Tuesday, 21 February 2017

Study Economics To Win Every Argument

by Girish Menon

Image result for emperor's new clothes
The Emperor's new clothes courtesy Cactus Records

Since 1992 when former US President Bill Clinton’s campaign manager coined the winning slogan, ‘It’s the economy, stupid!’ persuaders of all belief systems have been increasingly relying on economic arguments to win the debate. The Brexit vote and Trump’s election are recent examples of the success of an economic point of view to the detriment of all others. A student with a good A level in economics will be equipped to reason out the merits and demerits of each argument and defend her own belief system or prejudice.

The A Level syllabus

In the book The Econocracy three Manchester University students describe the irrelevance of their university’s economics syllabus, which failed to acknowledge and explain the financial crisis of 2008. On the other hand, the A level syllabus of the AQA board not only discusses the financial crisis of 2008 but also explores themes in behavioural economics, the fast emerging and highly popular area in modern economics..

In a nutshell an A level in economics is divided into two parts viz. Microeconomics and Macroeconomics. Microeconomics explores the theoretical utopia of a free market which is known as perfect competition and compares it with modern market phenomena like Monopoly, Oligopoly and Monopsony. Macroeconomics looks at the picture from a national point of view and explores themes like Inequality, Unemployment and Immigration, Economic Growth and Trade/Budget deficits. It also considers the tradeoffs that governments face as they try to resolve crises.

Am I suited for an Economics A Level Course?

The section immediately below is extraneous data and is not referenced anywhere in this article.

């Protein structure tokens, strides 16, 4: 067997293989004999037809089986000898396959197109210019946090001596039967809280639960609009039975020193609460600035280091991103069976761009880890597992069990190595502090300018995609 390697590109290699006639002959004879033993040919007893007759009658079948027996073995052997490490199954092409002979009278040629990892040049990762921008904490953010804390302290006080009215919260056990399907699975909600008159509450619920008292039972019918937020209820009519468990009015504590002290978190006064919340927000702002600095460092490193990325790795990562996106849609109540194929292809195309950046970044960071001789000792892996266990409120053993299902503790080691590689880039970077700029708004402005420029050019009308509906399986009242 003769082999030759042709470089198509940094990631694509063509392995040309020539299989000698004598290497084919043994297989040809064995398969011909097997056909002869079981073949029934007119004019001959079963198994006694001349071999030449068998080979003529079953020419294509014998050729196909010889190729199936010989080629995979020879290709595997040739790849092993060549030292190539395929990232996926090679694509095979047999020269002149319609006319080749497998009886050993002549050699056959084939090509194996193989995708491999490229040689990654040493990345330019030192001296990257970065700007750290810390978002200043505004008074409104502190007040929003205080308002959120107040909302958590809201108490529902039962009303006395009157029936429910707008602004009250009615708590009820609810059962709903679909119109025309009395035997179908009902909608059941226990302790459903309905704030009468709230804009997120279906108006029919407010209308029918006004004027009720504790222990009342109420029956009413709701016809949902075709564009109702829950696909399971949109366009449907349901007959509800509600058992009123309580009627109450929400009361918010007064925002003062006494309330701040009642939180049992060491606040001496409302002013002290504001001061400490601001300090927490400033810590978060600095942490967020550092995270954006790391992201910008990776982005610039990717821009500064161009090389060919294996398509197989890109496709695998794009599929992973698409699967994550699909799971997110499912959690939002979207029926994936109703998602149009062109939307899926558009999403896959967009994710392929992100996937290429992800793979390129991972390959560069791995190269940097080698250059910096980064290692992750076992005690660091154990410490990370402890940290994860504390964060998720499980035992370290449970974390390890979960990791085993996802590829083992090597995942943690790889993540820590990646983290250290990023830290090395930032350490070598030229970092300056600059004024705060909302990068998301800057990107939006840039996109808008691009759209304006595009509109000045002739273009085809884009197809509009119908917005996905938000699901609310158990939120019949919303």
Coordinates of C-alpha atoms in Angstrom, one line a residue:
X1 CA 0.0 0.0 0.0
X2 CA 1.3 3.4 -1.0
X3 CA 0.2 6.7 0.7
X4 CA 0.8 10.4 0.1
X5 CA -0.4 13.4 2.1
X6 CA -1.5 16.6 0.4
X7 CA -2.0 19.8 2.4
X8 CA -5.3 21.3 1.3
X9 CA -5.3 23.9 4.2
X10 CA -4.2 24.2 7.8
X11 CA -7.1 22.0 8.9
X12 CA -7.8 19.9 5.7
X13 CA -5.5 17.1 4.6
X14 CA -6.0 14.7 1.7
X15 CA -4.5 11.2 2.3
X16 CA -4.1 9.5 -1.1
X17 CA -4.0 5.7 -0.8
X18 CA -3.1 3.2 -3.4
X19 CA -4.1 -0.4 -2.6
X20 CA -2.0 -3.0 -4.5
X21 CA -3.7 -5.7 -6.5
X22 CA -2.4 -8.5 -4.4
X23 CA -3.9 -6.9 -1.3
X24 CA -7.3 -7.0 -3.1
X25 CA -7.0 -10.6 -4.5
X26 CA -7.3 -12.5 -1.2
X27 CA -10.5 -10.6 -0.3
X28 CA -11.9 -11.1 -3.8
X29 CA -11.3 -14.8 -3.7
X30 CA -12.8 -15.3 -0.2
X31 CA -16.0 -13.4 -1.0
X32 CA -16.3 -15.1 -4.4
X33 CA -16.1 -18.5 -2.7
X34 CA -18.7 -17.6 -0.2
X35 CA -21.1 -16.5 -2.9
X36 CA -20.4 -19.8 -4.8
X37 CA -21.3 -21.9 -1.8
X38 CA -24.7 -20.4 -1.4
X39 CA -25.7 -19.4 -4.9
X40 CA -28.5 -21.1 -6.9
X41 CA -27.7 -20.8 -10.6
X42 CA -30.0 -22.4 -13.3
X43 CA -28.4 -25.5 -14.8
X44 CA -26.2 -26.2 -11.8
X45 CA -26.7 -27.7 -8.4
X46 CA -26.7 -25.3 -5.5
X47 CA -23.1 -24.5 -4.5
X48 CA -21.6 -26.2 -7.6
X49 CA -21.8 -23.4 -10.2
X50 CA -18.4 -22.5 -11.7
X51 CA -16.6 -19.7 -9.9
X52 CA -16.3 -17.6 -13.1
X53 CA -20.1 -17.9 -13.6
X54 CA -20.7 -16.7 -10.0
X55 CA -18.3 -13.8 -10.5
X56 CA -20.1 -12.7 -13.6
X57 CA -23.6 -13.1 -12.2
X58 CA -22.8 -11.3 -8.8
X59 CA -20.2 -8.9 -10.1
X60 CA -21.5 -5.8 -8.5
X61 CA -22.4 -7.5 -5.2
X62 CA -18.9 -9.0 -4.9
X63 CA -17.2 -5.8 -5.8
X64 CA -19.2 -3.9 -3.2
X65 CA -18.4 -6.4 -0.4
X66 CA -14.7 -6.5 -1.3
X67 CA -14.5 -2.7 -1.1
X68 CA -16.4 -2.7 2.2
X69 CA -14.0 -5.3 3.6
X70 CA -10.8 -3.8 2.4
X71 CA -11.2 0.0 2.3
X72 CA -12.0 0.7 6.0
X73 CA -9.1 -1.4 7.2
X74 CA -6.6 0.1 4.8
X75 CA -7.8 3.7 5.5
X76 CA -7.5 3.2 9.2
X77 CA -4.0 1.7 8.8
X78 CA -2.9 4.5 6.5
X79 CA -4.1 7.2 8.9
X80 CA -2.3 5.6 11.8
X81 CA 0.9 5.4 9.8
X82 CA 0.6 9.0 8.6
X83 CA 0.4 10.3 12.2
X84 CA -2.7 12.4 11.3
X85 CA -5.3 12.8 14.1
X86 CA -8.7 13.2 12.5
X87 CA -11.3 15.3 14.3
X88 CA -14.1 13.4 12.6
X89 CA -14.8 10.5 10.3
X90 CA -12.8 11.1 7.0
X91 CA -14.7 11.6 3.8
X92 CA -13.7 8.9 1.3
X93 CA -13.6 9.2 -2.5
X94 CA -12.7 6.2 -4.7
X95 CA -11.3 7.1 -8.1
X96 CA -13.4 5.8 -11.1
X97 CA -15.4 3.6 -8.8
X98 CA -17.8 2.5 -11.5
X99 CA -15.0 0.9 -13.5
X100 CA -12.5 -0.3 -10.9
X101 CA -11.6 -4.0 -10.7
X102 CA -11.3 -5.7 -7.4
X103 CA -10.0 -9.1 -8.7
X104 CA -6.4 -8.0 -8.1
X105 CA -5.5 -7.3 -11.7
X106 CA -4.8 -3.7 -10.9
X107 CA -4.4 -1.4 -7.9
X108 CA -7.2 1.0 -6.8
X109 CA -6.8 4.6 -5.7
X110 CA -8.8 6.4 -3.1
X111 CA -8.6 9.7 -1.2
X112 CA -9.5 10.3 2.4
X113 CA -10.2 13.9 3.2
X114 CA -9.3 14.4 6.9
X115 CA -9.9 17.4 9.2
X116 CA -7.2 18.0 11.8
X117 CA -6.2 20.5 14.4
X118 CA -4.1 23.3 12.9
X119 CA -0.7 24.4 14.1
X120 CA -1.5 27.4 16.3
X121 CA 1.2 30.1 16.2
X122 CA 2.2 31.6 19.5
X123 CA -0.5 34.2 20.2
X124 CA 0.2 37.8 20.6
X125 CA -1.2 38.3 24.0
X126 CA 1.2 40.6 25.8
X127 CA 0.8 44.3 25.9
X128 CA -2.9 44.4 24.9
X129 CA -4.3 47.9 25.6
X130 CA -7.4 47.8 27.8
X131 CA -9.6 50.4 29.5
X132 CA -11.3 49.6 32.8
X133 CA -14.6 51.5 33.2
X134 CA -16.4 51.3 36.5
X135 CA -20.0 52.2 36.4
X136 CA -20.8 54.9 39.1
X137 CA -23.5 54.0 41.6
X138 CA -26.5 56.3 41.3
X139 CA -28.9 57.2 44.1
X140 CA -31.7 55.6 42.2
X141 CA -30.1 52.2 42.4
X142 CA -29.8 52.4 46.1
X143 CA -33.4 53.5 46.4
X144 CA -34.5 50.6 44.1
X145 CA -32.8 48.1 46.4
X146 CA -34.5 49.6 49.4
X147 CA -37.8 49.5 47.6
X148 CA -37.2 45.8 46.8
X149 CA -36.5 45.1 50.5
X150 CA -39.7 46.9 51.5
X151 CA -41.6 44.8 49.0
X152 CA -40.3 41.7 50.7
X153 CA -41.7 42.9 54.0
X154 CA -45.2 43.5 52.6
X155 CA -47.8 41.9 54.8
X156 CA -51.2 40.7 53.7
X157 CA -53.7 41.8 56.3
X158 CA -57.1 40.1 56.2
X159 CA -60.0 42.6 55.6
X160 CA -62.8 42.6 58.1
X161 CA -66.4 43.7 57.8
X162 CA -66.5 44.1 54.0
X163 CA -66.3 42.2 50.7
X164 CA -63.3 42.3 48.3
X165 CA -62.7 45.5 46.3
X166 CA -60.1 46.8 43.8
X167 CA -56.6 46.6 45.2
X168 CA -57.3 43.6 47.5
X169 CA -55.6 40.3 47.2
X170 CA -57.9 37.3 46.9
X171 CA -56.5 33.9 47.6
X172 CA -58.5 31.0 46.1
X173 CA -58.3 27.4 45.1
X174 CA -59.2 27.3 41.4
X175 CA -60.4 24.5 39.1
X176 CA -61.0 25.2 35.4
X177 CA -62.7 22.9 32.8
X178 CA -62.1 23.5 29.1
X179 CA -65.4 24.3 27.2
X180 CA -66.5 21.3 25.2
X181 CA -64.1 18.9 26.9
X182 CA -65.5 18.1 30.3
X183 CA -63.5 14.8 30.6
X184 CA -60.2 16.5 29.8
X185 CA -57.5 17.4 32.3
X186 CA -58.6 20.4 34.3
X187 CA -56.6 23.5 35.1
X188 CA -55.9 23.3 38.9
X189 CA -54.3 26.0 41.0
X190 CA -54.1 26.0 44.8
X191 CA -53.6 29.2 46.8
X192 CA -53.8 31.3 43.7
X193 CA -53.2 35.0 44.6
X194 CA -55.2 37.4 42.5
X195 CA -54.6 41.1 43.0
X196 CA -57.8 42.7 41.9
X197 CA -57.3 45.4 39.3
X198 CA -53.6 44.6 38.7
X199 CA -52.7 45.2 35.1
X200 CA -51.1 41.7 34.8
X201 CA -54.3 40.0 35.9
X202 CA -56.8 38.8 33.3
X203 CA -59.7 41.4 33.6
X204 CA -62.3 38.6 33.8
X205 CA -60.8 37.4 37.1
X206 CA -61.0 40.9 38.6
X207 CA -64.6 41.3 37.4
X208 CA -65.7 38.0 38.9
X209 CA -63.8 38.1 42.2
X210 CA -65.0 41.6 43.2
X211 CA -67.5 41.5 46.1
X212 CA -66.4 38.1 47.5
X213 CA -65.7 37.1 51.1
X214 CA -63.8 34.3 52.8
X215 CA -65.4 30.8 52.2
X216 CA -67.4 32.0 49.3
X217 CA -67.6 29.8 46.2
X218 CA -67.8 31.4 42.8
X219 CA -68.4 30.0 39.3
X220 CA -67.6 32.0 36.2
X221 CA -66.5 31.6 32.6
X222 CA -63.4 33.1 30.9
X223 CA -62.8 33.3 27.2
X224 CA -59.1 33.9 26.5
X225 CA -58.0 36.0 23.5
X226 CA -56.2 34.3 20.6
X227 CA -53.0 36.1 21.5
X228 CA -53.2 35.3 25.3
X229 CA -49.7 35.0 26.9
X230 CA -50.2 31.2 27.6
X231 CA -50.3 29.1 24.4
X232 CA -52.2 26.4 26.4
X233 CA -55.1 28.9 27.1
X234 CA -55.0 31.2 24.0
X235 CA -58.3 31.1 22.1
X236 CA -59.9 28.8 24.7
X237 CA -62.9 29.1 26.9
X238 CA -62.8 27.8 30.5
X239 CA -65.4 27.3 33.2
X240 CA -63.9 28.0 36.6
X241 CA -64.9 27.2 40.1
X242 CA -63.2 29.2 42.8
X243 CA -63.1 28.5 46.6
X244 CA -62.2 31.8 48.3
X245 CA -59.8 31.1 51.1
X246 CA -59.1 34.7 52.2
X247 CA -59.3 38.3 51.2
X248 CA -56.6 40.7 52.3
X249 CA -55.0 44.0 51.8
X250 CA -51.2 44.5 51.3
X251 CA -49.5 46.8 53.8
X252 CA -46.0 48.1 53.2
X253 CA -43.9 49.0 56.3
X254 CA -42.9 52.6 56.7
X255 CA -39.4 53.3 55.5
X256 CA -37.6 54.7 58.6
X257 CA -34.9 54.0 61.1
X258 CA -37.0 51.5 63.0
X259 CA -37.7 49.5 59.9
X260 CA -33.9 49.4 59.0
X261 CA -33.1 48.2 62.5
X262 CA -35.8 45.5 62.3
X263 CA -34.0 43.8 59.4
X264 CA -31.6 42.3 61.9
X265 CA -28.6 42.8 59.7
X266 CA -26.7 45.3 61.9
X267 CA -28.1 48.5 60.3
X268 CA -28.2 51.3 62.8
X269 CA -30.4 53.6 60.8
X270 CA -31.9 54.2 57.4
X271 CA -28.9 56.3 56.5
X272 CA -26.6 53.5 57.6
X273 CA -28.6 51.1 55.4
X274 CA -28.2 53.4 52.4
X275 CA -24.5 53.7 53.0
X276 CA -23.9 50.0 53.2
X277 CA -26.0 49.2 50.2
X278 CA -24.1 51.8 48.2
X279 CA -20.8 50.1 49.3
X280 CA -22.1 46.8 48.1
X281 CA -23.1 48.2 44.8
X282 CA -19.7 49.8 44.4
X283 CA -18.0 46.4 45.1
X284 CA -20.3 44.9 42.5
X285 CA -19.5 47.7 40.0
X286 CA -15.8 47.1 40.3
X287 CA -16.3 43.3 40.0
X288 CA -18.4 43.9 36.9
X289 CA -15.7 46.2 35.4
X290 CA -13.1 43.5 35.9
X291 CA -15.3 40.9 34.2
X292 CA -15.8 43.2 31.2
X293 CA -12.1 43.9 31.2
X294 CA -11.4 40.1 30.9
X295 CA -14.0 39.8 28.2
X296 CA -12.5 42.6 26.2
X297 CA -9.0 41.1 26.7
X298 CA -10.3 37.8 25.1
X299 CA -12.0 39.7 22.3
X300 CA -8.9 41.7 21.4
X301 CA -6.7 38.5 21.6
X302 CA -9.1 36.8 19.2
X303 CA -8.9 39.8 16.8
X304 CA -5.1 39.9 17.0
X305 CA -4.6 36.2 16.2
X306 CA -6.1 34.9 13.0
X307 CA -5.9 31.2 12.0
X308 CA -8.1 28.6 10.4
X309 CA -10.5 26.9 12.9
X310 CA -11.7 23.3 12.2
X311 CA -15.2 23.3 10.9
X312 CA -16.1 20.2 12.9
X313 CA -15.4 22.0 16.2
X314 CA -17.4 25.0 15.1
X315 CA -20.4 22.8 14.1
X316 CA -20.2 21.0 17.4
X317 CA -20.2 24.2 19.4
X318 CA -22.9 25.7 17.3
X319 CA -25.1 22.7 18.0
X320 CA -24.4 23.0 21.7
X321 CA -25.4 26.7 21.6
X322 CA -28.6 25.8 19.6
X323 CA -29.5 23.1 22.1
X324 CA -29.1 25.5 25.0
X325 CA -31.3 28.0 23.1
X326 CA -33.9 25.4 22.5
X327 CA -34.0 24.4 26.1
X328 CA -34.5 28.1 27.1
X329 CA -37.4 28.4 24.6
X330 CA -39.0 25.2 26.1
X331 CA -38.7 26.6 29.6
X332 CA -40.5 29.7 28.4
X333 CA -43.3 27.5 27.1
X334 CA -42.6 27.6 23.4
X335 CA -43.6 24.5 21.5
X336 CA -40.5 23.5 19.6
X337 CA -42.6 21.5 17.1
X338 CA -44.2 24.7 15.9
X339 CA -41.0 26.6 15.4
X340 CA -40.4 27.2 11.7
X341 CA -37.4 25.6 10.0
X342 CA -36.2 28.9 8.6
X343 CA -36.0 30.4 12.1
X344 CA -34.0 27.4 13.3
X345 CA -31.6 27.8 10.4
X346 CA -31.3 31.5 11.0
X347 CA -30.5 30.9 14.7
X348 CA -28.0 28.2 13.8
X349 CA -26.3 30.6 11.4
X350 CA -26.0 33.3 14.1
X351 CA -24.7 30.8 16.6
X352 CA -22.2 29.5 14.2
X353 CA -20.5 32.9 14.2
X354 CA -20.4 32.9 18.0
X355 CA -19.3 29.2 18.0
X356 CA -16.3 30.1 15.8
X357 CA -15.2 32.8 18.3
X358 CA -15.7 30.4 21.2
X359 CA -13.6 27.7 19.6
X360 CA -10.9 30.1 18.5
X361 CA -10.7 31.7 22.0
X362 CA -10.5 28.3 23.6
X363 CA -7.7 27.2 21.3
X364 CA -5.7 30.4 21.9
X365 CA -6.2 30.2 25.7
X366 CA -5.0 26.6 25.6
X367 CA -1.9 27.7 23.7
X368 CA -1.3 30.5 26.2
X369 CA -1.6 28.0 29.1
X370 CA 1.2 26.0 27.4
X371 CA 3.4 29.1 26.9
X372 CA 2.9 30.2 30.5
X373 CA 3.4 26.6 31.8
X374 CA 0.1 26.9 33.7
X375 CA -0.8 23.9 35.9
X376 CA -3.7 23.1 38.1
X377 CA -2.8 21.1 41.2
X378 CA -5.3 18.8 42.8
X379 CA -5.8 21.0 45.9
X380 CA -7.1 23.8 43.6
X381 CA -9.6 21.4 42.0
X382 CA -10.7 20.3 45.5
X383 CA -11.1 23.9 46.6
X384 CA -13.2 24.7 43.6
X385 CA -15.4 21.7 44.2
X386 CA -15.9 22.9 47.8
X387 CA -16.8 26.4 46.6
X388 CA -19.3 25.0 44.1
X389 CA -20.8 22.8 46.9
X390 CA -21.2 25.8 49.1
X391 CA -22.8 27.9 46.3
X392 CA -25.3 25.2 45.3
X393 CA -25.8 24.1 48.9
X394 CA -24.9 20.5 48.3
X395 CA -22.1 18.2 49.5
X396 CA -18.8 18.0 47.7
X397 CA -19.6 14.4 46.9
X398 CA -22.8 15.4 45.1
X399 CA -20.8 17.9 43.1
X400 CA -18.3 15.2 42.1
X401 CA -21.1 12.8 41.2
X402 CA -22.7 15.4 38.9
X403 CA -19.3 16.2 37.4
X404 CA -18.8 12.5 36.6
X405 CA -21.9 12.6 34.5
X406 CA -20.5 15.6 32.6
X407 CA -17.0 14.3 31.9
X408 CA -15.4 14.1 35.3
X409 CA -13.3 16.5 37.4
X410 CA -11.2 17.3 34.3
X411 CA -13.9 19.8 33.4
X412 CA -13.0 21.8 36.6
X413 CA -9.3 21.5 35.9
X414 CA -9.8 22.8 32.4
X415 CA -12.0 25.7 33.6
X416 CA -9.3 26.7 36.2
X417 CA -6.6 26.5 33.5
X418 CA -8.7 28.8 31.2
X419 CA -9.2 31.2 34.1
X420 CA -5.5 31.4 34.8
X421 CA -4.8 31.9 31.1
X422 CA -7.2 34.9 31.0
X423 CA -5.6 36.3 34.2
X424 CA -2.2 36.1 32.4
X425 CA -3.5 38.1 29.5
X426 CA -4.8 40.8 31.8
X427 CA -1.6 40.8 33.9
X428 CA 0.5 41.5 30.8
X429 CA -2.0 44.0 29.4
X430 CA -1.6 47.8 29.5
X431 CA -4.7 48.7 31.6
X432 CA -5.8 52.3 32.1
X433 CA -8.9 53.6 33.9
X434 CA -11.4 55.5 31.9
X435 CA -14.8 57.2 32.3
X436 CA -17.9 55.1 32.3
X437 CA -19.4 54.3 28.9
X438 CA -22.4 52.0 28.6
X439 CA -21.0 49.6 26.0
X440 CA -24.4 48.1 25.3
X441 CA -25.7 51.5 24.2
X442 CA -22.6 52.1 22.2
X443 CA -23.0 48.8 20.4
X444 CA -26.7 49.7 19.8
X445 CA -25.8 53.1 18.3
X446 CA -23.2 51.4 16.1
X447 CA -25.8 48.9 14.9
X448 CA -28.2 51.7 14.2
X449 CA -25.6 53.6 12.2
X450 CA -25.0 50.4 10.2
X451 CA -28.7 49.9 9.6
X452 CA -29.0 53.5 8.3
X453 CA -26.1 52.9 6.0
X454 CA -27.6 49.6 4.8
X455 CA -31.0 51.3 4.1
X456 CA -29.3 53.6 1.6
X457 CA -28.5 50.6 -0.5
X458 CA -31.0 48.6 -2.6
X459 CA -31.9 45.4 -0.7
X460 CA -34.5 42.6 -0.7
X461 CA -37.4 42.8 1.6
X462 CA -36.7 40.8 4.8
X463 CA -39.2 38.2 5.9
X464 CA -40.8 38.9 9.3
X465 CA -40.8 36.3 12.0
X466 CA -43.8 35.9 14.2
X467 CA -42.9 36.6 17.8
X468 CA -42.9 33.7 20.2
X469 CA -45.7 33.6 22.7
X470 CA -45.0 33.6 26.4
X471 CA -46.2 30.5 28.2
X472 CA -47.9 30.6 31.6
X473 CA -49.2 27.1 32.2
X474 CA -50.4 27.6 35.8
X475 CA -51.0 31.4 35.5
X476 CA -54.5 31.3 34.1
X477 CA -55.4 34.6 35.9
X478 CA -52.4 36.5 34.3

Unlike economics courses at most universities which rely on a strong foundation in mathematics, an A level economics course is right for any student who has an A grade in Mathematics and English at the GCSE level. He should have a curiosity about the world he lives in, is able to think logically and must have a desire to debate issues based on evidence.

In short, an Economics A Level Course can combine well with the sciences, the arts, the languages as well as the humanities. You could do this A level especially when you wish to specialise in other subjects at the degree level.

What will I gain from doing the Economics A Level Course?

You will realise that there is no such thing as a free market. You will have heard politicians and other persuaders trying to praise the virtues of the free market. After doing an A level in Economics, you will understand the assumptions that underlie free market theory. You will then conclude that those arguing for a free market are not making objective arguments but are indulging in alternative facts.

You will realise the bluntness of economic policy tools and why governments are unable to solve the problems of climate change, rising inequality, racism and other social ills.

Most importantly, you will understand the meaning of economic terms. You will discover that many popular ‘economic arguments’ are actually political arguments couched in economic terms. You will then be able to indulge in debate in a confident manner and be able to point out loopholes in your opponents’ arguments.

Many handed person

A businessperson was once asked what kind of economist she wished to hire. She replied, ‘a one handed economist’. When she was asked to explain her strange reply, she said, ‘When I ask a question of an economist I want him to give me a straight reply and not resort to phrases like on the other hand…’.

A good A level economist may not be employed by the above businessperson, but he will get the ability to realise that almost all economic decisions are fraught with uncertainty and the law of unintended consequences. It will enable him to separate truthful people from snake oil salesmen. Isn’t that a worthwhile asset to have?

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